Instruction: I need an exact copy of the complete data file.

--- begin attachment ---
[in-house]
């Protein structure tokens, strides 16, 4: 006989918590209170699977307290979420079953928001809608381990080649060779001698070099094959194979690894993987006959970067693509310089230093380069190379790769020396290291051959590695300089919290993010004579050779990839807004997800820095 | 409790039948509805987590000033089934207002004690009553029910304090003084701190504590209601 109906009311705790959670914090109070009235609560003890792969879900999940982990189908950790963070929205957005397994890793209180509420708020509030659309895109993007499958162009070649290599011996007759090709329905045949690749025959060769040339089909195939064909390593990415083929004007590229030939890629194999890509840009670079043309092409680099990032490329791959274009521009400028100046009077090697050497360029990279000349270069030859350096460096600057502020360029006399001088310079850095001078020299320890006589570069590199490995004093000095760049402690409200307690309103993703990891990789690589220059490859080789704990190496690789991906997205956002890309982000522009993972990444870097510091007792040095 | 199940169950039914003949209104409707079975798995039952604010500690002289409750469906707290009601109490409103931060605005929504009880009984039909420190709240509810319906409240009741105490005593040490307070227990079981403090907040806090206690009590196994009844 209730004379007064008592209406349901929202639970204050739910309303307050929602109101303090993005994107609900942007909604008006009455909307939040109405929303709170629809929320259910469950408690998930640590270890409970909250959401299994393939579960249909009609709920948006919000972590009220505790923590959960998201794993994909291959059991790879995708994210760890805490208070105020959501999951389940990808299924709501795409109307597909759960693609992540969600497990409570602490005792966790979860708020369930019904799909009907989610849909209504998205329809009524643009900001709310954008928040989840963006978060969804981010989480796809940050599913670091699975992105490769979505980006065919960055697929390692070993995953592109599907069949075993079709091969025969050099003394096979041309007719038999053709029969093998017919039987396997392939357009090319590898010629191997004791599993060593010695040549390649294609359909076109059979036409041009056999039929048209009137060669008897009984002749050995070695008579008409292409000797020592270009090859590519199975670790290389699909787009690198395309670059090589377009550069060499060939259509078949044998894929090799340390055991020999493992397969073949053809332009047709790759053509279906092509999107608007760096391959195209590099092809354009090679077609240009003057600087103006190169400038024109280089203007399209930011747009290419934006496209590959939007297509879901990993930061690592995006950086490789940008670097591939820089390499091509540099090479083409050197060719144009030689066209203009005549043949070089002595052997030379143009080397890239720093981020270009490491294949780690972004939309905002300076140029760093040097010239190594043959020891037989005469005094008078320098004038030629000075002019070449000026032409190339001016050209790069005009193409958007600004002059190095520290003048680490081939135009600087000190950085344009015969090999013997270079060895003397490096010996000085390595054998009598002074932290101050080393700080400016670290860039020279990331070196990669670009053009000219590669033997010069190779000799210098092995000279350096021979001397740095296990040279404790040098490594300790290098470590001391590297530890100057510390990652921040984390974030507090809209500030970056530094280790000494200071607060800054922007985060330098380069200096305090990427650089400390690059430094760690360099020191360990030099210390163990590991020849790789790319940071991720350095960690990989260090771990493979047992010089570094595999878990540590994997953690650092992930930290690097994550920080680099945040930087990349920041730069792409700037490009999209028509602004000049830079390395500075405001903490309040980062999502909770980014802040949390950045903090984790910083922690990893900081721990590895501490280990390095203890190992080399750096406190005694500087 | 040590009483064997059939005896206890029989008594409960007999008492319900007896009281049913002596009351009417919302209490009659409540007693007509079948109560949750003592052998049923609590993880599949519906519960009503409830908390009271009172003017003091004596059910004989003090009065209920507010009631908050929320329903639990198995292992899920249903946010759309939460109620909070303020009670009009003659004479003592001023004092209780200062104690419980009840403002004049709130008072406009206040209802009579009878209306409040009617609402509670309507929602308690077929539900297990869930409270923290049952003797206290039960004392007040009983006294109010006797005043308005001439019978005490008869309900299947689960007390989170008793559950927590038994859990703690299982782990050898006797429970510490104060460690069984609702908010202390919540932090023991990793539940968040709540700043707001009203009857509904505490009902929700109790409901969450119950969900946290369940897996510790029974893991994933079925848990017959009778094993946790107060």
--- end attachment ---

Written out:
[in-house]
């Protein structure tokens, strides 16, 4: 006989918590209170699977307290979420079953928001809608381990080649060779001698070099094959194979690894993987006959970067693509310089230093380069190379790769020396290291051959590695300089919290993010004579050779990839807004997800820095 | 409790039948509805987590000033089934207002004690009553029910304090003084701190504590209601 109906009311705790959670914090109070009235609560003890792969879900999940982990189908950790963070929205957005397994890793209180509420708020509030659309895109993007499958162009070649290599011996007759090709329905045949690749025959060769040339089909195939064909390593990415083929004007590229030939890629194999890509840009670079043309092409680099990032490329791959274009521009400028100046009077090697050497360029990279000349270069030859350096460096600057502020360029006399001088310079850095001078020299320890006589570069590199490995004093000095760049402690409200307690309103993703990891990789690589220059490859080789704990190496690789991906997205956002890309982000522009993972990444870097510091007792040095 | 199940169950039914003949209104409707079975798995039952604010500690002289409750469906707290009601109490409103931060605005929504009880009984039909420190709240509810319906409240009741105490005593040490307070227990079981403090907040806090206690009590196994009844 209730004379007064008592209406349901929202639970204050739910309303307050929602109101303090993005994107609900942007909604008006009455909307939040109405929303709170629809929320259910469950408690998930640590270890409970909250959401299994393939579960249909009609709920948006919000972590009220505790923590959960998201794993994909291959059991790879995708994210760890805490208070105020959501999951389940990808299924709501795409109307597909759960693609992540969600497990409570602490005792966790979860708020369930019904799909009907989610849909209504998205329809009524643009900001709310954008928040989840963006978060969804981010989480796809940050599913670091699975992105490769979505980006065919960055697929390692070993995953592109599907069949075993079709091969025969050099003394096979041309007719038999053709029969093998017919039987396997392939357009090319590898010629191997004791599993060593010695040549390649294609359909076109059979036409041009056999039929048209009137060669008897009984002749050995070695008579008409292409000797020592270009090859590519199975670790290389699909787009690198395309670059090589377009550069060499060939259509078949044998894929090799340390055991020999493992397969073949053809332009047709790759053509279906092509999107608007760096391959195209590099092809354009090679077609240009003057600087103006190169400038024109280089203007399209930011747009290419934006496209590959939007297509879901990993930061690592995006950086490789940008670097591939820089390499091509540099090479083409050197060719144009030689066209203009005549043949070089002595052997030379143009080397890239720093981020270009490491294949780690972004939309905002300076140029760093040097010239190594043959020891037989005469005094008078320098004038030629000075002019070449000026032409190339001016050209790069005009193409958007600004002059190095520290003048680490081939135009600087000190950085344009015969090999013997270079060895003397490096010996000085390595054998009598002074932290101050080393700080400016670290860039020279990331070196990669670009053009000219590669033997010069190779000799210098092995000279350096021979001397740095296990040279404790040098490594300790290098470590001391590297530890100057510390990652921040984390974030507090809209500030970056530094280790000494200071607060800054922007985060330098380069200096305090990427650089400390690059430094760690360099020191360990030099210390163990590991020849790789790319940071991720350095960690990989260090771990493979047992010089570094595999878990540590994997953690650092992930930290690097994550920080680099945040930087990349920041730069792409700037490009999209028509602004000049830079390395500075405001903490309040980062999502909770980014802040949390950045903090984790910083922690990893900081721990590895501490280990390095203890190992080399750096406190005694500087 | 040590009483064997059939005896206890029989008594409960007999008492319900007896009281049913002596009351009417919302209490009659409540007693007509079948109560949750003592052998049923609590993880599949519906519960009503409830908390009271009172003017003091004596059910004989003090009065209920507010009631908050929320329903639990198995292992899920249903946010759309939460109620909070303020009670009009003659004479003592001023004092209780200062104690419980009840403002004049709130008072406009206040209802009579009878209306409040009617609402509670309507929602308690077929539900297990869930409270923290049952003797206290039960004392007040009983006294109010006797005043308005001439019978005490008869309900299947689960007390989170008793559950927590038994859990703690299982782990050898006797429970510490104060460690069984609702908010202390919540932090023991990793539940968040709540700043707001009203009857509904505490009902929700109790409901969450119950969900946290369940897996510790029974893991994933079925848990017959009778094993946790107060």